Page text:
This last point illustrates what became a theme of the rest of the lunch talk: there is no one study abroad experience.  These programs, like CYA and the Centro, contrast in size, focus, and even living space.  In this variation, these programs are like the study of the Classics themselves.  Both Colson and Eddie agreed, however, that their classes in the Wabash Classics Department had prepared them for all the rigors and challenges of their respective programs. Their testimonies provide encouragement for any Wabash student interested in pursuing study abroad.  While a myriad of options and potential focuses of study are out there, a Classics education from Wabash will prepare a student for any of these programs.

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A New Spin on an Old Tale: Vergil in China

Dr. Jinyu Liu, associate professor and chair of the Classics Department at DePauw University.

Before the summer began, I had the good fortune to listen to a talk about a familiar topic in a seemingly unusual setting.  Dr. Jinyu Liu, chair and associate professor of Classics at DePauw University, spoke about the reception of the Classics in China.  Specifically, her talk was “Graeco-Roman Classics in China (1600-1949): The Case of Virgil.”  Dr. Liu began her presentation by demonstrating that the Classics actually have a hold on the popular imagination in China.  She showed pictures of a full-scale replica of Trajan’s Column in Macau, “the Chinese Las Vegas”, and a Colosseum made of beer bottles at a museum in Taiwan.  Apparently, Jesuit missionaries first introduced the Classics to China around 400 years ago.  The question which Dr. Liu’s talk then addressed was what values did the Chinese people and Chinese scholars see in the Classical world and how did their views influence their decisions to translate certain texts and not others.

One first notices that the Chinese people have clearly favored the works of Homer over those of Vergil.  Since the early twentieth century, Homer has been translated into Chinese multiple times while the first full translation of the Aeneid in that language did not become available until 1984.  Why this slanted view of the Classics?  According to Dr. Liu, in the early part of this last century the Chinese drew on examples such as those of the 300 Spartans at Thermopylae and the fierce Greek warriors in Homer’s epics to inspire themselves to stand firm as a nation.  By contrast, the Chinese viewed the Romans as archetypical conquering warriors, an image that threatened Chinese nationalism.  In accordance with this Greek-Roman dichotomy, the Chinese found support for their nationalistic views in the works of the poet Lord Byron, who wrote about Greek culture and advocated for the independence of the modern state of Greece, a movement with which many Chinese in the early 1900s could identify themselves.  On the other hand, many Chinese scholars, when they finally began translating small portions of Vergil’s work, rendered the character of Aeneas as more of a conquering villain than his familiar role as the pious pawn of destiny.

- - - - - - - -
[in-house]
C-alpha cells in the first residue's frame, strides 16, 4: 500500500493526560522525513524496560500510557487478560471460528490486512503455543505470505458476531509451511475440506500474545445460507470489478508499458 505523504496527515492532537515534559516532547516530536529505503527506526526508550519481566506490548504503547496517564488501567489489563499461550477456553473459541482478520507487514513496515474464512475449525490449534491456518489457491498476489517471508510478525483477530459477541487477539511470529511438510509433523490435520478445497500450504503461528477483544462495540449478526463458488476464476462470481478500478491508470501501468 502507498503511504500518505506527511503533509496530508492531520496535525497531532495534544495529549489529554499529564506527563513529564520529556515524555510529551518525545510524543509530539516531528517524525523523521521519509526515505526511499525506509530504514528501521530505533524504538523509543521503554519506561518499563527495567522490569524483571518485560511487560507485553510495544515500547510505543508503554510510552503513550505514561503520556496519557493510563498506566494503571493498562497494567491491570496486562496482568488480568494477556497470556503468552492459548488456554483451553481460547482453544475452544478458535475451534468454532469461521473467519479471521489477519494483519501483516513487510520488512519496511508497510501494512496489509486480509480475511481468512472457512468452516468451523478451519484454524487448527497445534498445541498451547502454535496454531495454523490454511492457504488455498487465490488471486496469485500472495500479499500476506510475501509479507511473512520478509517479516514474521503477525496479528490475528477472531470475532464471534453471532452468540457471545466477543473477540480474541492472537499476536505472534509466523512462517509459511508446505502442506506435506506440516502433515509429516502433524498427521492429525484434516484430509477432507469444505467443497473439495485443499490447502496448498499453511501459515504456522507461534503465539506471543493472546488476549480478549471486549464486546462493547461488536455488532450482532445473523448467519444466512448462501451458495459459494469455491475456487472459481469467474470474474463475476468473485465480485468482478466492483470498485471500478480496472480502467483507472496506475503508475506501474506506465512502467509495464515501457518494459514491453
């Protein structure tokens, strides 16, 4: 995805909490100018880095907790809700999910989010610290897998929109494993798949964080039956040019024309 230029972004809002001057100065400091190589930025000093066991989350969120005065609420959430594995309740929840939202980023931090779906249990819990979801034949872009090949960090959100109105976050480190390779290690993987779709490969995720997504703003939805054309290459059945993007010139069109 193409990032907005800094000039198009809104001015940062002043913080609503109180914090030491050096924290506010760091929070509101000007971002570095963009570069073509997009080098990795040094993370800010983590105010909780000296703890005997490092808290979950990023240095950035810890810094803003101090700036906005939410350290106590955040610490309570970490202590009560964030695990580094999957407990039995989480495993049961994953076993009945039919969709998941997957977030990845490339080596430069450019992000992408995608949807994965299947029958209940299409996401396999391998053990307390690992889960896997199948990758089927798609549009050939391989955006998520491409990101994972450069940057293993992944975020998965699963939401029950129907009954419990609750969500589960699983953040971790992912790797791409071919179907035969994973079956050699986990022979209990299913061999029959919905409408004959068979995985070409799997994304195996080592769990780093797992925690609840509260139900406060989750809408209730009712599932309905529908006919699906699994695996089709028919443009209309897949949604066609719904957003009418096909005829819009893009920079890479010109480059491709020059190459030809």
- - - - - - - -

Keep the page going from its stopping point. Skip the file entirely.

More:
Fortunately for the lovers of Vergil among us, Dr. Liu says that Vergil’s reputation in China is

A replica of Trajan’s Column near the Sands casino in Macau, China.

currently enjoying a bit of revival.  Apparently, as China begins to embrace more and more globalization, the figure of Aeneas has become more appealing.  As a sign of this resurgence of interest, a book about the Aeneid by esteemed Classicist Eve Adler became the first ever such work received favorably in China.

While the details of Dr. Liu’s research proved interesting in themselves, I found that, after her talk, the audience was struck by the fact that her research has barely scratched the surface of a field that few have analyzed because few have possessed the necessary skills to do so.  Dr. Liu’s interdisciplinary approach which requires her to examine both modern Chinese and ancient Latin and Greek sources and to view them in the light of Chinese history appears to me to be a wonderful example of the power of the Classics to bring sources and viewpoints together.  As the Chinese people have demonstrated, the Classics can mean different things to different people.  Thanks to Dr. Liu for helping us see that in such a vivid way!


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Classics Alumnus Wins Microsoft Competition

Michael Carper, ’13, a Classics major, recently won the grand prize in Microsoft’s Power BI demo contest.  To see what Classics majors can do, follow the link.

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Stroud Wins Fulbright

The Classics Department is proud of Patrick Stroud, ’14, who just recently was awarded the college’s third Fulbright fellowship this year.  Stroud is Classics minor.  Follow the link for the full story.

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Magic and the Classics Tomorrow

It’s less than twenty-four hours until the big Suovetaurilia tomorrow.  I hope everyone is getting their togas, and appetites, ready.  In the midst of all the excitement, I have one last blog to write about the schedule of events for tomorrow.  Since so many Classics classes this semester are focused on religion and magic in the ancient world, what better way to showcase this theme than with some actual ancient Greek and Roman magic?  Tomorrow, the Suovetaurilia planners will set up several stations including:

  1. Making your own dedication to the gods (with Play-Doh)
  2. Designing your own curse tablets
  3. Reading the sortes Vergilianae (an ancient method of divination in which the person reading the fortune picks a random passage from a work of the ancient Roman poet Vergil).

Tomorrow guests at the Suovetaurilia will be able to make their own curse tablets, like the ancient Greek one shown here.

Do you have a grudge against someone that you’d like the gods to handle?  Do you want to thank them for handling it? Do you want to learn what Vergil has to say about your fortunes?  Then come to the Suovetaurilia tomorrow.  Even if the gods don’t hear your prayers, the Classics Department and Eta Sigma Phi will make sure you’re well-fed.